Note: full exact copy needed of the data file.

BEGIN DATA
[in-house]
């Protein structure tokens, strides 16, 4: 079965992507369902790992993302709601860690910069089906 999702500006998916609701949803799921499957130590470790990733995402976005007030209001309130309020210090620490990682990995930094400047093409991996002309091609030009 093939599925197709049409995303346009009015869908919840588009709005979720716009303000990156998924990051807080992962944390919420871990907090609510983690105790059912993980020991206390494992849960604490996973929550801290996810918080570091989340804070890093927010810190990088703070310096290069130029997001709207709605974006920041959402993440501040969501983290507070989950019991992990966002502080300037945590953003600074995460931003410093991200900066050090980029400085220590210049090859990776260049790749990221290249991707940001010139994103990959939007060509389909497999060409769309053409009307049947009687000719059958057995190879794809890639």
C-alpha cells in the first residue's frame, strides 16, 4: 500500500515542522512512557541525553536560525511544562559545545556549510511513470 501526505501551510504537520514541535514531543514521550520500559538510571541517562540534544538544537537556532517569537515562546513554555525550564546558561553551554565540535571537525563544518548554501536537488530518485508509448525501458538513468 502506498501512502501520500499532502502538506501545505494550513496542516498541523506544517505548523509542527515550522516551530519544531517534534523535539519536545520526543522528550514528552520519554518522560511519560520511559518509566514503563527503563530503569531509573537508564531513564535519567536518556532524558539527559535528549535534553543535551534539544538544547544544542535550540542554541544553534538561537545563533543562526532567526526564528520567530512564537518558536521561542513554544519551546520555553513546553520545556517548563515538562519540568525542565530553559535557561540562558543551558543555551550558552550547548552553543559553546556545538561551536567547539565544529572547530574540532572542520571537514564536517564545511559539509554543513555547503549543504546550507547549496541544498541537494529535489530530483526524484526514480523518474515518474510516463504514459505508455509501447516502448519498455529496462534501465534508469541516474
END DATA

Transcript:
[in-house]
């Protein structure tokens, strides 16, 4: 079965992507369902790992993302709601860690910069089906 999702500006998916609701949803799921499957130590470790990733995402976005007030209001309130309020210090620490990682990995930094400047093409991996002309091609030009 093939599925197709049409995303346009009015869908919840588009709005979720716009303000990156998924990051807080992962944390919420871990907090609510983690105790059912993980020991206390494992849960604490996973929550801290996810918080570091989340804070890093927010810190990088703070310096290069130029997001709207709605974006920041959402993440501040969501983290507070989950019991992990966002502080300037945590953003600074995460931003410093991200900066050090980029400085220590210049090859990776260049790749990221290249991707940001010139994103990959939007060509389909497999060409769309053409009307049947009687000719059958057995190879794809890639």
C-alpha cells in the first residue's frame, strides 16, 4: 500500500515542522512512557541525553536560525511544562559545545556549510511513470 501526505501551510504537520514541535514531543514521550520500559538510571541517562540534544538544537537556532517569537515562546513554555525550564546558561553551554565540535571537525563544518548554501536537488530518485508509448525501458538513468 502506498501512502501520500499532502502538506501545505494550513496542516498541523506544517505548523509542527515550522516551530519544531517534534523535539519536545520526543522528550514528552520519554518522560511519560520511559518509566514503563527503563530503569531509573537508564531513564535519567536518556532524558539527559535528549535534553543535551534539544538544547544544542535550540542554541544553534538561537545563533543562526532567526526564528520567530512564537518558536521561542513554544519551546520555553513546553520545556517548563515538562519540568525542565530553559535557561540562558543551558543555551550558552550547548552553543559553546556545538561551536567547539565544529572547530574540532572542520571537514564536517564545511559539509554543513555547503549543504546550507547549496541544498541537494529535489530530483526524484526514480523518474515518474510516463504514459505508455509501447516502448519498455529496462534501465534508469541516474